raw water strainer location

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Bruce T.
Posts: 169
Joined: Sun Feb 27, 2005 2:52 pm
Location: Almonte, Ontario, Canada

raw water strainer location

Post by Bruce T. »

I had a great idea for locating my raw water strainer.

Most people seem to mount their raw water strainer near the intake, usually mounted to the stringer. I decided to mount mine high, above the water pump. I figured that this would have many advantages. Since the strainer has a clear lid it would allow easy inspection and cleaning without having to get down on my knees. It would allow me to see if sufficient water is flowing to the water pump. It would also provide a small reservoir of water above the pump that would insure that the pump is always primed.

So now that it's installed I'm having second thoughts (as usual). I'm thinking that to draw the water from the pick-up, up through the strainer, which is about 24" above the pick-up, will require quite a bit of suction. This will require the strainer to be under a lot of negative pressure. I'm wondering if the rubber gasket seal on the top of the strainer will hold the vacuum. I've heard that engine cooling systems are more prone to leaks on the negative pressure side rather than the positive pressure side (before the pump rather than after) and that leaks on the negative pressure side are more problematic since they introduce air and reduce the water flow to the engine.

My strainer is a plastic body unit with the large, clear, 4" diameter screw on lid. The lid has a flat rubber gasket to seal it.

Any thoughts on this?

Bruce.

Scott C
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Joined: Sat Dec 03, 2005 6:52 am
Location: Bacchus Marsh, Victoria, Australia
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Post by Scott C »

My experience with raw water strainers is a bit more 'industrial' than what Bruce is discussing but I suppose that the same principles will apply.

I formerly crewed on barges that were powered by two Detroit 6-71 inline twinpacks (four engines, two transmissions). The raw water system was set up simarly to what Bruce has proposed in that the sea chests were located close to the intake with the pumps located above waterline (approx 20"). We certainly did suffer the vacuum issues of poorly sealed sea chests and the subsequent induction of air to the system. The raw water pumps were Jabsco impellor pumps which did not like being run dry, in fact the smell of burning rubber still haunts me :lol: but they would draw water from a mile away if primed properly.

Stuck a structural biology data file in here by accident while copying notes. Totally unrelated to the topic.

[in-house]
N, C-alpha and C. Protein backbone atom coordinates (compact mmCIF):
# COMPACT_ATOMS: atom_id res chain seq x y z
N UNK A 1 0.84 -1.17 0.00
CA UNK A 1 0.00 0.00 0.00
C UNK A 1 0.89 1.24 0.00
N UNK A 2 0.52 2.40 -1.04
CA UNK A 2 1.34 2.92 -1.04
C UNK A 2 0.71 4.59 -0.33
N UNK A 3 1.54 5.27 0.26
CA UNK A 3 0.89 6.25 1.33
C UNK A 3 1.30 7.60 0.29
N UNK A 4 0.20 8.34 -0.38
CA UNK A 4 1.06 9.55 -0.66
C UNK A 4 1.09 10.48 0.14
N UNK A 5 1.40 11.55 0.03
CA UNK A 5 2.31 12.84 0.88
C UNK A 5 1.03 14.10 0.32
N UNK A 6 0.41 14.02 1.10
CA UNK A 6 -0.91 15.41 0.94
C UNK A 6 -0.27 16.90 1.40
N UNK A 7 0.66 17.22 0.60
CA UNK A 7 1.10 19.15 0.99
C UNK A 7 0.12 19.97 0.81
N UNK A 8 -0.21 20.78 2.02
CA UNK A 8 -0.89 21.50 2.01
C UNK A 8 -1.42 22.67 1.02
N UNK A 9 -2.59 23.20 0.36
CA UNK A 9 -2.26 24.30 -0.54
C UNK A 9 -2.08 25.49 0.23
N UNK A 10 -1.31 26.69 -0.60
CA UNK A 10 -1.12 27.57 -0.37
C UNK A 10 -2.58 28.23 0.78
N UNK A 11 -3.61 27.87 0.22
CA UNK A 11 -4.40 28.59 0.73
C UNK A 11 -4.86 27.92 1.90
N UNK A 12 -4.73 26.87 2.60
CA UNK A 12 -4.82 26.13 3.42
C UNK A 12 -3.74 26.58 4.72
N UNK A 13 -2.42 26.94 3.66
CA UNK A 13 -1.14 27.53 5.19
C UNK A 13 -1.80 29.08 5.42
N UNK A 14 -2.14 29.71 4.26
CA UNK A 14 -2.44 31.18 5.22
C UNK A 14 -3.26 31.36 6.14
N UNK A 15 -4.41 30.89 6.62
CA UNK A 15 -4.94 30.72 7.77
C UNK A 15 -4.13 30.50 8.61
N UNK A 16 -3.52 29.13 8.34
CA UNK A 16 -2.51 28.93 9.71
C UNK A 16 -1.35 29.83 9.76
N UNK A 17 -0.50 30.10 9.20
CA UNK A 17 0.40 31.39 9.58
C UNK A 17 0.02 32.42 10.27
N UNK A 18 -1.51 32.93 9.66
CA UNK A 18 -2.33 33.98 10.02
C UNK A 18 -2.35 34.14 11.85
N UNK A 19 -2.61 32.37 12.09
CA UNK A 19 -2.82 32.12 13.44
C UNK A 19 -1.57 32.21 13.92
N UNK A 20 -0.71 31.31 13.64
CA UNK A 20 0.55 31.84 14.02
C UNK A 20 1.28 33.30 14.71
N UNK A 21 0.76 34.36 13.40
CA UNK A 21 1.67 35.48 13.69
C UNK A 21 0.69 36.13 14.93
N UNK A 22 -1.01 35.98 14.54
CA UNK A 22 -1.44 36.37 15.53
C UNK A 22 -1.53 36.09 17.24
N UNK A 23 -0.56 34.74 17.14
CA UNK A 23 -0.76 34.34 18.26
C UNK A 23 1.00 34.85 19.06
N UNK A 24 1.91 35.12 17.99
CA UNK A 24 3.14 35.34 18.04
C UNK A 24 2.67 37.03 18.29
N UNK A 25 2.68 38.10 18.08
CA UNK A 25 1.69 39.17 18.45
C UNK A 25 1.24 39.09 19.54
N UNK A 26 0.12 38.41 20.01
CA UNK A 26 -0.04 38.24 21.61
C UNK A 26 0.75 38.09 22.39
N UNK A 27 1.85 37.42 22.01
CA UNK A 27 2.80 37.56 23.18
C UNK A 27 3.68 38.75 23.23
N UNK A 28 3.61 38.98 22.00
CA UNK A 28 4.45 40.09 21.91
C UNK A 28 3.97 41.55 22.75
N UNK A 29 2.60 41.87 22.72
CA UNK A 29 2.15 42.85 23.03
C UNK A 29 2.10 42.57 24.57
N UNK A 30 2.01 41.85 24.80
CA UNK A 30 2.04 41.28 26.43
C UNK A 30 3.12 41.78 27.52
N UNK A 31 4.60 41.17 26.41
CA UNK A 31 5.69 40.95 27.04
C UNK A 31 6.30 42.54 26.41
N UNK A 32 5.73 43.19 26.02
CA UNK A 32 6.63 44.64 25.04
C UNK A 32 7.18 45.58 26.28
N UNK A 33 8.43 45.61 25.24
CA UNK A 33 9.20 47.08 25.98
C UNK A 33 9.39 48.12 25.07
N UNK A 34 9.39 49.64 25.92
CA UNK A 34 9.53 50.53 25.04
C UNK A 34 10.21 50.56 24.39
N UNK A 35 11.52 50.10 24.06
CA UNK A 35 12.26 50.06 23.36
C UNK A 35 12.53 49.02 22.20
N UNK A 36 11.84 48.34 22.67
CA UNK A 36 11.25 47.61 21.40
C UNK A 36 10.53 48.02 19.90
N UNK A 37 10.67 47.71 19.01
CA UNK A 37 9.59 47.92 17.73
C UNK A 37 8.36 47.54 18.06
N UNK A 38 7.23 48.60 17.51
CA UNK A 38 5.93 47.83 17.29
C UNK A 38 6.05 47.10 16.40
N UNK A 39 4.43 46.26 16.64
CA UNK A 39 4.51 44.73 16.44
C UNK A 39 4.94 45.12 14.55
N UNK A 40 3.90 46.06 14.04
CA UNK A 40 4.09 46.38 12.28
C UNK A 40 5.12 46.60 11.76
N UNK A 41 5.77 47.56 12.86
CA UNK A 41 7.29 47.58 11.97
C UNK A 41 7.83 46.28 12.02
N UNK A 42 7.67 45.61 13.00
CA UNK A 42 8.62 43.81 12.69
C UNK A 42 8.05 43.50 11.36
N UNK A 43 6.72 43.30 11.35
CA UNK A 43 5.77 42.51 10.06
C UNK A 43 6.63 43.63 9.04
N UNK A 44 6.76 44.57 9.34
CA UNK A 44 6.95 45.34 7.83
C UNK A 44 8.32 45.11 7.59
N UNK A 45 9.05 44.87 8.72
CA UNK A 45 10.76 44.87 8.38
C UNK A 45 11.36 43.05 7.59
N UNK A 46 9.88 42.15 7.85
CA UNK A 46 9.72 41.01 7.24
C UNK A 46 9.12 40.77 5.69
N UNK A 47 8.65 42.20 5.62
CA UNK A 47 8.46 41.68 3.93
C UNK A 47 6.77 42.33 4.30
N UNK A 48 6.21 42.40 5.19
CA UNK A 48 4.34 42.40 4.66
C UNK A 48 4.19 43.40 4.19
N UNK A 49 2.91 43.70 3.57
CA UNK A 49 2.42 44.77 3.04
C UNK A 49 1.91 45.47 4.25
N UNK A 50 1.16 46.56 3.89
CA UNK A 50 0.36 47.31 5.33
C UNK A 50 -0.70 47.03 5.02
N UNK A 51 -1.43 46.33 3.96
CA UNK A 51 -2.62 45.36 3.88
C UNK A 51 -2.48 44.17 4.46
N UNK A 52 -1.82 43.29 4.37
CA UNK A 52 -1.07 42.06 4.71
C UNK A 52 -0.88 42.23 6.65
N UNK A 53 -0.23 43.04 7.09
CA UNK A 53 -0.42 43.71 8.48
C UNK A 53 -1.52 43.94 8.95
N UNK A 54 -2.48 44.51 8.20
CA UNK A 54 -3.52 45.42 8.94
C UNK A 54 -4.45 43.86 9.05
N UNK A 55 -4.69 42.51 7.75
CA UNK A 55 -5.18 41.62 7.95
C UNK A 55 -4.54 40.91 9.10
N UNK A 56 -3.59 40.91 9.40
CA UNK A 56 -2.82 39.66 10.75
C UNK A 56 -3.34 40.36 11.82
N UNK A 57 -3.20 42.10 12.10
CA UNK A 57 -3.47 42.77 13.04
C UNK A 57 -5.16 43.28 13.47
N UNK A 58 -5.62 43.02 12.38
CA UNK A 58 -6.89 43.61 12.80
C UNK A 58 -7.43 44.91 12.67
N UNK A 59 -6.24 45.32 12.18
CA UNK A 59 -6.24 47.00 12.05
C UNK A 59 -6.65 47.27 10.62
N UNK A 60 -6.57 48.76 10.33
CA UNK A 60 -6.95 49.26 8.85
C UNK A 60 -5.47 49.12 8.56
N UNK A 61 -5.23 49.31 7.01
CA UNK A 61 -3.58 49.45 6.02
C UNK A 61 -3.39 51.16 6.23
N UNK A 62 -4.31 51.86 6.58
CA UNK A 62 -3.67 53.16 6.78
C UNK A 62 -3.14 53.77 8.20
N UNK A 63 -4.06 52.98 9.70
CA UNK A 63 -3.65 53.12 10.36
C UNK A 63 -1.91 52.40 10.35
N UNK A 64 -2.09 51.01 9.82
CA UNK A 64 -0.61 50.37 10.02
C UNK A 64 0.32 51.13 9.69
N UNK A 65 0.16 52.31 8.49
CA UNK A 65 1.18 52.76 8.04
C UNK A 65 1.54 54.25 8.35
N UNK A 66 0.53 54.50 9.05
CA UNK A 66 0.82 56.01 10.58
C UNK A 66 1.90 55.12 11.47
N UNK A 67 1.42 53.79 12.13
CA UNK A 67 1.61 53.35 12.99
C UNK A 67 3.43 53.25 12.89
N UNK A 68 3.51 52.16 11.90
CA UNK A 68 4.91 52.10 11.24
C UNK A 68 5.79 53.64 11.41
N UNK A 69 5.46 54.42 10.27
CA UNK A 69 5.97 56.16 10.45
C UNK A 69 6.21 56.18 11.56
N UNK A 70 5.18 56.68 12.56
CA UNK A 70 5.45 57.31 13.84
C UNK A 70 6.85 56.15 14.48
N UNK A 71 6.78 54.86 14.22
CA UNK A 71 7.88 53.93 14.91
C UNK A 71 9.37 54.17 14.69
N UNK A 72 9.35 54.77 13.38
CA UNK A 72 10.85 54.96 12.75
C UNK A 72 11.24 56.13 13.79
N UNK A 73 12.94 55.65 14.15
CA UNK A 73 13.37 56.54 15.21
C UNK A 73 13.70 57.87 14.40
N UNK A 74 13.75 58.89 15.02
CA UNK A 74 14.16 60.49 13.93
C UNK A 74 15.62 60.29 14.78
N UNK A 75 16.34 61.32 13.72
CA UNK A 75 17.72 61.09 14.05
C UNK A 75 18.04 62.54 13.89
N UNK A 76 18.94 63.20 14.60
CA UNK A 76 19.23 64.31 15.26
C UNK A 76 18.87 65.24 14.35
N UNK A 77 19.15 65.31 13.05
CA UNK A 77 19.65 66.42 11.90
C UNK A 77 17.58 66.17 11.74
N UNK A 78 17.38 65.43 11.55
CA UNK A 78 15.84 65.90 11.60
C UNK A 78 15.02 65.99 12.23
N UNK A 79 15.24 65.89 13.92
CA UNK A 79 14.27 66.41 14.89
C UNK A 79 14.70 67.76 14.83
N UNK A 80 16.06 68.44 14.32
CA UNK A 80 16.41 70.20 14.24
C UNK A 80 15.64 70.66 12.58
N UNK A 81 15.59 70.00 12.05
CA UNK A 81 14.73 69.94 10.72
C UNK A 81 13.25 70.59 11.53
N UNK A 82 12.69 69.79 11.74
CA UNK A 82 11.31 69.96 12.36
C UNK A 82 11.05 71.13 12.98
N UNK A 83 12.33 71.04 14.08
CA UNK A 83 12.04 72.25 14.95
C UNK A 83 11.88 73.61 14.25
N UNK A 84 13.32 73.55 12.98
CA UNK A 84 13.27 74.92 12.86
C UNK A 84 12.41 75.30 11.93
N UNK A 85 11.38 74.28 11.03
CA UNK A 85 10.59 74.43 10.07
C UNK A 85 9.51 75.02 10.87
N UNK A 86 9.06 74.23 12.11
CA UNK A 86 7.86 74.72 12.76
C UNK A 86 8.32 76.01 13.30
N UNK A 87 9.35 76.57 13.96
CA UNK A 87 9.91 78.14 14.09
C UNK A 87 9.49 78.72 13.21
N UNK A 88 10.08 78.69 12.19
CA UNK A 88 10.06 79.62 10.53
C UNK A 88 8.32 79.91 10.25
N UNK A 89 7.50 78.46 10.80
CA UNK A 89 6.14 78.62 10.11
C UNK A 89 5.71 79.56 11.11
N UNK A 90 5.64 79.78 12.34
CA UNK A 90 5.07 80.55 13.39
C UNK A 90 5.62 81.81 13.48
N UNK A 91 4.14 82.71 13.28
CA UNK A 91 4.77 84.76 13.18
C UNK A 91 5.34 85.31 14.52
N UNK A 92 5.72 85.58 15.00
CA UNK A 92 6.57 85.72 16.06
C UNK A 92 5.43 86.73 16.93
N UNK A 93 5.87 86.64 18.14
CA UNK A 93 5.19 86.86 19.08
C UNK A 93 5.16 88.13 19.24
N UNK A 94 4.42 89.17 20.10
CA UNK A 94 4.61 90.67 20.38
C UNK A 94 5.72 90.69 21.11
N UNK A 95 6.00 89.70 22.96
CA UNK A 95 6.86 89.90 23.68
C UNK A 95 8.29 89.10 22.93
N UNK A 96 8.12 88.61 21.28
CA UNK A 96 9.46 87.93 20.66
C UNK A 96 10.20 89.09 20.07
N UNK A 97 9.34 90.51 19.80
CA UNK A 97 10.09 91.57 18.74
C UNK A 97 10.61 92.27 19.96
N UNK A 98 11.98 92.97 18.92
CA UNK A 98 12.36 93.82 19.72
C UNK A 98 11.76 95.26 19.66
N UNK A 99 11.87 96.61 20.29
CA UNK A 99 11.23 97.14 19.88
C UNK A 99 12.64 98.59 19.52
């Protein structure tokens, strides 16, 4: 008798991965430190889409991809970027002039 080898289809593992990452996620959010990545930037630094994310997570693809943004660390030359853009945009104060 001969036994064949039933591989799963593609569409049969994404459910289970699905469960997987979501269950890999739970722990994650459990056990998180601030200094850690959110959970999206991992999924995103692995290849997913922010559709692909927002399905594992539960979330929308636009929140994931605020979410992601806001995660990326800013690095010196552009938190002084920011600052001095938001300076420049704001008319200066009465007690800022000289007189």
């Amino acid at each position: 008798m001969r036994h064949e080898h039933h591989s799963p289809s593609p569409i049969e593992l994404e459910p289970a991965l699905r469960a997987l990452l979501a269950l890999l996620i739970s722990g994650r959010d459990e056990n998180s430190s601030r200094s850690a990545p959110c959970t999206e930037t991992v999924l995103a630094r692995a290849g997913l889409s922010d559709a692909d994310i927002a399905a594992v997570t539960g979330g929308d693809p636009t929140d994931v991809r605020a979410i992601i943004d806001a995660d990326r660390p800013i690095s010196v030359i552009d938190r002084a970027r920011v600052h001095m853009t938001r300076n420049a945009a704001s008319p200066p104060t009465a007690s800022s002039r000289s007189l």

Our problems were that we did a lot of work in rivers and beachheads where the chances of dragging crap into the chest was highest. Therefore, we were regularly cleaning them out and always carried spare gaskets so that any that were not up to scratch were replaced immediately. The location below deck plating was a real pain in the backside for cleaning and service so we got pretty good at making sure things were right before firing up the mains again.

Bruce how close to the strainer is your pump set up? Obviously the further away means higher suction will be required over and above the fact that you will be trying to draw 24" anyway. I would think that if the strainer body is good for the vacuum and your pump can draw that far that as long as you have a good (and I mean good) seal on the strainer lid you should be ok. Maybe the flat type seal isn't up to it, you might need a twin ring seal for the vacuum. Speculation on my behalf, but certainly something you want to be sure about. You might be able to go down the path of fabricating a strainer body to suit a good gasket that you can get hold of, again speculation.

Good luck,
Scotty

Stoker: Tug boat AT 2700 'Joe Mann'
I used to have a handle on life ................. but then it broke off.

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kens
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Location: Coastal Georgia

Post by kens »

I would think that you place it just at, or, barely above the waterline at rest. This way it is possible to service a leak (heaven forbid!) at rest and there is little vacuum of the pump. A small loop in the line can hold enough water to keep the impeller wet.

If you use a seacock, then it installs below the waterline to close off the water to all parts. This is the best setup since the water can be mechanically closed for safety and the strainer can be below the waterline to provide the best intake for the pump. Again, you can run a little bit of hose above the height of the pump to keep it wet. Also, the pressure side of the pump is not likely to dry out either, it will stay wet.

clearlakepelican
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Joined: Fri Jan 23, 2004 3:29 pm
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Post by clearlakepelican »

Just make sure it isn't in line with a trailer bunk or boat-lift bunk. Nothing like the sound of the "craaaack" of your hull as you hoist your boat up on the strainer housing.

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